One and Three
The UIC School of Architecture invites you to celebrate the opening of the 2015–2016 Douglas A. Garofalo Fellowship exhibition by Sarah Blankenbaker.
Friday, April 1, 5:30–7pm
UIC School of Architecture
845 West Harrison Street
Please RSVP here.
Monday, April 4, 6pm
Graham Foundation for Advanced Studies in the Fine Arts
4 West Burton Place
One and Three presents sets of three versions of the same thing—a photograph, a façade, and a window—as an exploration of the translation of images into architecture and vice versa.
About Sarah Blankenbaker
Sarah Blankenbaker is a Clinical Assistant Professor and the 2015–2016 Douglas A. Garofalo Fellow at the UIC School of Architecture. She first moved to Chicago as an undergraduate, earning a BA in mathematics and visual art from the University of Chicago. While photographing buildings and spaces across the city, she was drawn to the architecture she encountered and subsequently departed for Los Angeles to study at the Southern California Institute of Architecture (SCI-Arc). There, her master’s thesis, Superposition, was named Best Graduate Thesis.
Sarah has worked for Terreform in New York and Zago Architecture in Los Angeles. While at Zago Architecture, she was part of a team that participated in Foreclosed: Rehousing the American Dream at MoMA in New York. In 2011, she returned to Chicago to join the faculty at the UIC School of Architecture, where she has been teaching design studios, technology seminars, and YArch, a summer program for people who, like herself, discover architecture while pursuing other interests. Sarah’s work has been exhibited in Chicago and Los Angeles and published in Log, Future Anterior, and Time + Architecture.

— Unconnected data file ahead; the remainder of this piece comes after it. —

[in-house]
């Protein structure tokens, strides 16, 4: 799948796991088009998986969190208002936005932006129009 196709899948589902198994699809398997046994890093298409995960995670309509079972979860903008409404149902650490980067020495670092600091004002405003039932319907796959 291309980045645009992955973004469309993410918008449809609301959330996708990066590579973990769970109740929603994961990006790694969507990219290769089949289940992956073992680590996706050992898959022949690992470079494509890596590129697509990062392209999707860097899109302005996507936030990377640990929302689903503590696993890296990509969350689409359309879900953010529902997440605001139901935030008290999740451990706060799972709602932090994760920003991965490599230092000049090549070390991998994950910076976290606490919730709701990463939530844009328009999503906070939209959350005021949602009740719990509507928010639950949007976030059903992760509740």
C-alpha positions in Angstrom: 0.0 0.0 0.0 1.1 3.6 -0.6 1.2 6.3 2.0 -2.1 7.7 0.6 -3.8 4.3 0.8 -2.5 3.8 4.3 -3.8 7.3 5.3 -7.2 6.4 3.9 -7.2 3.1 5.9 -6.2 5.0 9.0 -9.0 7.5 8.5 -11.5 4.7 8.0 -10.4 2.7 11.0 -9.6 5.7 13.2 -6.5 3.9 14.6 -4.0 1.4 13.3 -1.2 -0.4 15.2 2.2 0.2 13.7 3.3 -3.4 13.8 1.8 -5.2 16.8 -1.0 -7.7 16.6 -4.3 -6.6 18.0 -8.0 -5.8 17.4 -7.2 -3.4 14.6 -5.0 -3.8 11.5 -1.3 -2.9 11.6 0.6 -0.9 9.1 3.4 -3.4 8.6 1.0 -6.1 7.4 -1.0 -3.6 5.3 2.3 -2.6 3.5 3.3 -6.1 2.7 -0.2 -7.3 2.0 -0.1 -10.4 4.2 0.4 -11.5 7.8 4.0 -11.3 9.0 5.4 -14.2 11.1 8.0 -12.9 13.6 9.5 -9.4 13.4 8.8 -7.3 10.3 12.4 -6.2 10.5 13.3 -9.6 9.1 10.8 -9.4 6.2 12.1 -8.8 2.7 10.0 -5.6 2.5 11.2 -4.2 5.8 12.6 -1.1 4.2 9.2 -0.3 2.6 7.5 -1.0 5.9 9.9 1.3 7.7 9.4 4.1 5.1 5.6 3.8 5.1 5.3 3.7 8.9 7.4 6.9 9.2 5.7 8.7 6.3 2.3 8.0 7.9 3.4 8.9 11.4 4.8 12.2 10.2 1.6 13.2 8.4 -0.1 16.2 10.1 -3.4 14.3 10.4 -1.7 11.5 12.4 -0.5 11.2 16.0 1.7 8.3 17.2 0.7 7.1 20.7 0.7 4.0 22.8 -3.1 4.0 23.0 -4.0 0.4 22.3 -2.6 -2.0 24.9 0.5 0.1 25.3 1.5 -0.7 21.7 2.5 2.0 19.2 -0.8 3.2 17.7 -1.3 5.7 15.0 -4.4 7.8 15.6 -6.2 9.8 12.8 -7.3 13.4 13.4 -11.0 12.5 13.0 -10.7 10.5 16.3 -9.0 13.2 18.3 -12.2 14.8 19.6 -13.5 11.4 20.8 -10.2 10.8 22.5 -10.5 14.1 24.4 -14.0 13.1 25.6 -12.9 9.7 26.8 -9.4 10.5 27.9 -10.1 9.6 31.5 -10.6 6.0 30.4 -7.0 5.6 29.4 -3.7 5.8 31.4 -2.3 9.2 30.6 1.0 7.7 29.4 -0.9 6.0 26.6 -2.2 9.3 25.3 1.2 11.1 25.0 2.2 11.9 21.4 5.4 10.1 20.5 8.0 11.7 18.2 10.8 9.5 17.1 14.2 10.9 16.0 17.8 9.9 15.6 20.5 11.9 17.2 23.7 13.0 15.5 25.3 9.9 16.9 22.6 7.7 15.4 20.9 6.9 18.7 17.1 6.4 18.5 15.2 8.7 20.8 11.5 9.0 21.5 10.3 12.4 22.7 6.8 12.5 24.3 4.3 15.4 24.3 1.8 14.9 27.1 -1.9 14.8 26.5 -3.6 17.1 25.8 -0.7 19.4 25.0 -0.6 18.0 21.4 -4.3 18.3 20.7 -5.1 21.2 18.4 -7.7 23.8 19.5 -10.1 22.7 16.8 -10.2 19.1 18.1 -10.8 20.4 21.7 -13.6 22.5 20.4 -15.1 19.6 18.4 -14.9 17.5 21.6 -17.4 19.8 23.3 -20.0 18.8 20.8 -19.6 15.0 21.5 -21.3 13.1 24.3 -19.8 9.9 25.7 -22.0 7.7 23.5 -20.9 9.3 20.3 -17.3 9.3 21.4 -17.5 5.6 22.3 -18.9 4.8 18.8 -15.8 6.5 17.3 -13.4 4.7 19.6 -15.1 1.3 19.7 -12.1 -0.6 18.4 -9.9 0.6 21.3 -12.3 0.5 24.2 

About the Douglas A. Garofalo Fellowship
Named in honor of architect and educator Doug Garofalo (1958–2011), the Douglas A. Garofalo Fellowship is a nine-month teaching fellowship that provides emerging designers the opportunity to teach studio and seminar courses in the undergraduate and graduate programs and conduct independent design research. The fellowship also includes a public lecture at the Graham Foundation and an exhibition at the UIC School of Architecture in the spring.
The Douglas A. Garofalo Fellowship is made possible through the generous support of individual and corporate donations, as well as a grant from the Graham Foundation for Advanced Studies in the Fine Arts.
For more information on how to donate to the Douglas A. Garofalo fund please visit here.